Several of my closest friends had children before I did, and let me tell you, I benefited from their wisdom. My poor best friend had to endure endless calls through nine months of pregnancy (in her great wisdom, fairly early on, she told me, “Listen. Your body is going to do weird and crazy things. Just assume that they’re all normal unless there’s a LOT of blood or a LOT of pain.”) It was good advice, but I still called her. The calls continued through the newborn days, and I was never more grateful to have girls in my circle who had blazed the trail.
Along with advice, they gave me hand-me-downs. Boxes and bags of maternity clothes, sleepers, bibs, burp cloths, baby socks, and some of the sweetest, softest outfits you have ever seen. Then some toys came in—fuzzy rattles, plush snuggle toys, colorful singing characters that hung on the arm of the car seat.
Well, the toys kept coming. And coming. AND COMING. By the time baby #2 arrived, our upstairs family room looked like a Toys R Us outlet store. We had one of everything, and although we appreciated the gifts (seriously—I think my husband and I have bought five toys to this day), the toys were taking over.
And let’s all say it together: “They didn’t play with any of them.”
I walked into our family room one afternoon and saw toys scattered all over the floor. My son was sitting on the floor in a corner looking sleepy and zoned-out and not really playing with anything. I told him, “It’s time to pick up all of these toys.” He automatically replied, “But I’m still playing with them.” I said, “You’re playing with ALL of these toys?” He blinked and looked around and then said, “Oh, no, we would need more kids for that.”
Yeah. It was time for a toy cleanse.
It took me months to match up parts, shine away the dust, and figure out the best places to donate the best of the stuff. We’re down to bare basics now, and all four of us are better off (plus our dog was able to cut down her dose of anti-anxiety medicine). But both kids have a fondness for a couple of characters, and I want them to enjoy their animated buddies. I mean, Big Bird and Strawberry Shortcake and I had our fun times together back in the day, so I get it. I’m picky about what my kids watch on TV; in fact, there’s one wildly popular show that I flat-out refuse to let my little girl watch (I don’t care how cute it looks—I’m not budging). But she likes “Doc McStuffins” . . . and after a hard day of kindergarten, who doesn’t need to kick back for thirty minutes with a sitcom and a cup of half-strength grape juice? So here are some creative ways that I’ve let Doc into the house--without allowing her to take OVER my house:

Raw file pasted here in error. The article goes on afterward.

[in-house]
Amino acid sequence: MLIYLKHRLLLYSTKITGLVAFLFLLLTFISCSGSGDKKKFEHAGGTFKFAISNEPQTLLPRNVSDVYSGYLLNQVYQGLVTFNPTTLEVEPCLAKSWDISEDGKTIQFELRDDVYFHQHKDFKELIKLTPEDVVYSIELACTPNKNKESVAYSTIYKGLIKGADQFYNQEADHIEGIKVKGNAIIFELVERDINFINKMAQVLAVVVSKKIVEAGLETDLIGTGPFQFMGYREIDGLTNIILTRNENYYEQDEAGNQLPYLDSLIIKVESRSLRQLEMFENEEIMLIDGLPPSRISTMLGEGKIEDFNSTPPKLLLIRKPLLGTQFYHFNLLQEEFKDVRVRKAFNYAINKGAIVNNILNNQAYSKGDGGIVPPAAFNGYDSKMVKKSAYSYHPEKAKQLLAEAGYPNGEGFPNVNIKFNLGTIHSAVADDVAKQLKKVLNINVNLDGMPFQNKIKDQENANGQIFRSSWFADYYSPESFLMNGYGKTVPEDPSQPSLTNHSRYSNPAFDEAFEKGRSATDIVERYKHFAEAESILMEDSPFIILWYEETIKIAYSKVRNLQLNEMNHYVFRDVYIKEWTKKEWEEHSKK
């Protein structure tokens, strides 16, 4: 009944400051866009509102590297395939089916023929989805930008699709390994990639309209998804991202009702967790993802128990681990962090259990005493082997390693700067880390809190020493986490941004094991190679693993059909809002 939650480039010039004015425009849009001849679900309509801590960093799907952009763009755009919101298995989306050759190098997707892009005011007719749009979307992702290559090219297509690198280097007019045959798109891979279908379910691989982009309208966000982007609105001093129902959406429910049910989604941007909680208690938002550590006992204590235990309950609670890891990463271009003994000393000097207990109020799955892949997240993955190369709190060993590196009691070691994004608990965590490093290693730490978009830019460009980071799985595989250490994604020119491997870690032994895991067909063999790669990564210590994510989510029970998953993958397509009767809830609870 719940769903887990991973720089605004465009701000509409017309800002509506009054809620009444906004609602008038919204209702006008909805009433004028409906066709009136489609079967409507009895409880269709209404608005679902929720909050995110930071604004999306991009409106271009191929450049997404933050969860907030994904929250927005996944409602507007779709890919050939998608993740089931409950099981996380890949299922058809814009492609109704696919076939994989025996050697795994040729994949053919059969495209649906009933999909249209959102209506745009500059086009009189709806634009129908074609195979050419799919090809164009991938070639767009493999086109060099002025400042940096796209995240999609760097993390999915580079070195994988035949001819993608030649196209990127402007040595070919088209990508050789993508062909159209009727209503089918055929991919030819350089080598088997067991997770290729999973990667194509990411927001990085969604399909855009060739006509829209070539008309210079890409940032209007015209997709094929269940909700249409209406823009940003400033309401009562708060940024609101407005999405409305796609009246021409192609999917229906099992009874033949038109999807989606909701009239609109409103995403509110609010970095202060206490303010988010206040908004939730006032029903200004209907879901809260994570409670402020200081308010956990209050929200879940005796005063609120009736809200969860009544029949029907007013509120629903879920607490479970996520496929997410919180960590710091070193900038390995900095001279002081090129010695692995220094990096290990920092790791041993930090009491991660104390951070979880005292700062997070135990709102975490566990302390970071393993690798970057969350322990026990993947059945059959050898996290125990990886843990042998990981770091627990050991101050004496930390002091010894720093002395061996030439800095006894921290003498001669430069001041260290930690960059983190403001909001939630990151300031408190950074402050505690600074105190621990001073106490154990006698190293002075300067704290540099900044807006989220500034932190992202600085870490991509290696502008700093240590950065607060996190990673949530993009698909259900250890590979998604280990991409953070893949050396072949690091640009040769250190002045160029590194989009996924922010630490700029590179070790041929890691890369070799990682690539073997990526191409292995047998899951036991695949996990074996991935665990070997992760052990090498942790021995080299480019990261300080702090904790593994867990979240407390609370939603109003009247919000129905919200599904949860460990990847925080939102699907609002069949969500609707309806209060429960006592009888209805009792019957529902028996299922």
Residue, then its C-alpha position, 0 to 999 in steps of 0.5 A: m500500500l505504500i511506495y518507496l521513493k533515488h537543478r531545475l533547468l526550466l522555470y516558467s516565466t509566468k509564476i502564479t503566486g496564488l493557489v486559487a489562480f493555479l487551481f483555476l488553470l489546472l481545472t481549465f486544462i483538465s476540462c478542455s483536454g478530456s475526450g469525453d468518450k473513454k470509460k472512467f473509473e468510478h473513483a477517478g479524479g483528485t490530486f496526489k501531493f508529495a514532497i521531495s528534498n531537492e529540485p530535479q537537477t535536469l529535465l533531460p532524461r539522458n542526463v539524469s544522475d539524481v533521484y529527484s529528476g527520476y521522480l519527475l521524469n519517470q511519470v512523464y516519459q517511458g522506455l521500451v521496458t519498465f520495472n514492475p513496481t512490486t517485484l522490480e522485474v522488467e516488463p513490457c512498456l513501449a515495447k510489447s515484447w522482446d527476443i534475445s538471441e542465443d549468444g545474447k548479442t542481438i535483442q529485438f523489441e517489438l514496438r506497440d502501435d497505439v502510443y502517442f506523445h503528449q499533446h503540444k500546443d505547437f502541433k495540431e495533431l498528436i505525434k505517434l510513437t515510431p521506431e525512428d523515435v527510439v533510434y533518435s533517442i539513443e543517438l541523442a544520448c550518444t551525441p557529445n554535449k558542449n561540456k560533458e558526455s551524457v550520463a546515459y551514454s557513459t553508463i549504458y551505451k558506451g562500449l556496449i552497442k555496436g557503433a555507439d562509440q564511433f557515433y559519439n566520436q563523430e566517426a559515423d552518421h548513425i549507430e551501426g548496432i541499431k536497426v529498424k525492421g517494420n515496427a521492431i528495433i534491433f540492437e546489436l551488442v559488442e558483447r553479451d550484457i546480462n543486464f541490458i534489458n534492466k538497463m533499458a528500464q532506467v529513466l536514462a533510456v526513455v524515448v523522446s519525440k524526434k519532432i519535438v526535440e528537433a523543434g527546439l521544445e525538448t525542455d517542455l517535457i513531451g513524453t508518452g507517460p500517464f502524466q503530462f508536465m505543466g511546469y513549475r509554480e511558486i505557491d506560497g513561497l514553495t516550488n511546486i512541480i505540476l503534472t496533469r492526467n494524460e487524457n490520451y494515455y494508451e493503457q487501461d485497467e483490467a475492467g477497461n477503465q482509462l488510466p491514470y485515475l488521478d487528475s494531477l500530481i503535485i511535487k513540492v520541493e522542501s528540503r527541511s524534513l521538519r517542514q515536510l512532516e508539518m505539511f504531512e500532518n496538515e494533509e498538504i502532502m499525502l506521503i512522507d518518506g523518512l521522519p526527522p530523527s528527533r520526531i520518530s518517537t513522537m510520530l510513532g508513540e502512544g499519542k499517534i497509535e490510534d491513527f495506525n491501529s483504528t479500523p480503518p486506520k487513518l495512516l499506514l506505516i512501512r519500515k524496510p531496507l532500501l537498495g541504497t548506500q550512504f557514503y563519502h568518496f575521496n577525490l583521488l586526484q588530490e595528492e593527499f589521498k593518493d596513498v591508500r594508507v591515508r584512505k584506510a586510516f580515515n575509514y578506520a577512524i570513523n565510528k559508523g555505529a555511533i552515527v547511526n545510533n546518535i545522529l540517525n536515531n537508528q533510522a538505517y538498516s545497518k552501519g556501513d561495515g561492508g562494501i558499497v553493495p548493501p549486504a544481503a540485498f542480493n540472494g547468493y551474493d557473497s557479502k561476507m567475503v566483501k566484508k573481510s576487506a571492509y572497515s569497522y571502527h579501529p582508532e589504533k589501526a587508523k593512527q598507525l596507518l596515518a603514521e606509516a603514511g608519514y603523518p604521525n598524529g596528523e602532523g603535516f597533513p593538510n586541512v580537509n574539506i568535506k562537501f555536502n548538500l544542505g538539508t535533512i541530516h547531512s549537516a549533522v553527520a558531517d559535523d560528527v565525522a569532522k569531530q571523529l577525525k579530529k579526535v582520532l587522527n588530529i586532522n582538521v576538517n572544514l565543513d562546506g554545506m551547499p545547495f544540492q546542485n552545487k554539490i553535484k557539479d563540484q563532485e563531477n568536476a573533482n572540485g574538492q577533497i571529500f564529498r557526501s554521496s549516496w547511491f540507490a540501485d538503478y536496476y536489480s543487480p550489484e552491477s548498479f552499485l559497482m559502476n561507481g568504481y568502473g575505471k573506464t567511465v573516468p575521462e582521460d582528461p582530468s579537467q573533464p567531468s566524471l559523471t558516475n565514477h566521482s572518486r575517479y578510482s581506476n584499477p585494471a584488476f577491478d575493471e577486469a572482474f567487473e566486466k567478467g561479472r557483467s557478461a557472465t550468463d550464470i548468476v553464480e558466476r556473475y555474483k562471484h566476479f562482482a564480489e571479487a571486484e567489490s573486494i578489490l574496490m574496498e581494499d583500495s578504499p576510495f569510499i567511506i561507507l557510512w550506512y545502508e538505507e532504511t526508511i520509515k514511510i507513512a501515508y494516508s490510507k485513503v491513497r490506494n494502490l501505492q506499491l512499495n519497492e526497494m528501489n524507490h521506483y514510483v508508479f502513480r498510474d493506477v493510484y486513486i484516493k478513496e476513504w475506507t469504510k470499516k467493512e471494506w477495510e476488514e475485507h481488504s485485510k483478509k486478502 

Last summer, Grammy gave her a little gray Doc McStuffins t-shirt. Instead of letting her wear it to school, it became her Friday night shirt. As a reward for giving it her all with writing her name and counting by fives, each Friday night, my little one takes an extra bubbly shower and puts on her Doc t-shirt with a pair of soft pink or purple shorts. It’s our Friday night ritual, and we wouldn’t trade it for anything . . . of course, I noticed that the shirt is creeping up her middle, so I went ahead and bought a new one that she’ll get for Christmas. I bought it two sizes too big.
For that same birthday, she also scored a Doc McStuffins beach towel. Unless I miss my guess, Doc will be joining us for our annual beach trip for years to come. (Shoot, I still have the Mickey Mouse one that I got for my thirteenth birthday.) Bonus: her birthday presents were covered in Doc wrapping paper.
We have another fun tradition also: every fall, my husband and son go on an overnight camping adventure. As soon as we kiss the boys goodbye, we head to Wal-Mart’s party department and buy a pack of Doc paper plates. We feel that cartoon paper plates bring a certain elegance to our Friday night take-out.
We also have a Doc toothbrush, Doc bandages, and a pair of navy blue canvas shoes—plain on the outside, but Doc’s little face is inside the shoe. Her Granddaddy and her uncle have already bought my daughter a Doc lab coat and matching hair band for Christmas . . . I’m thrilled that we’ll be able to play doctor’s office together, but as she sports her coat, she’ll have to use her imagination with the tools she’ll use. I feel certain that our dog will get plenty of check-ups, and I’m looking forward to seeing what regular household items will magically become medical instruments. Other possible Christmas gift ideas include a Doc bath towel or wash cloth, body wash or bubble bath, coloring books, snack plates, and more bandages (‘cause I’m sure you know how long those last). We also love Doc stickers—because then, a plain notebook, a box of tissues, or a snack pack of Goldfish crackers will suddenly involve our girl Doc.
My bottom line method of managing the toy tidal wave: if it’s something that we can use or use up, then Doc is welcome in my house . . . but please . . . no more junky toys.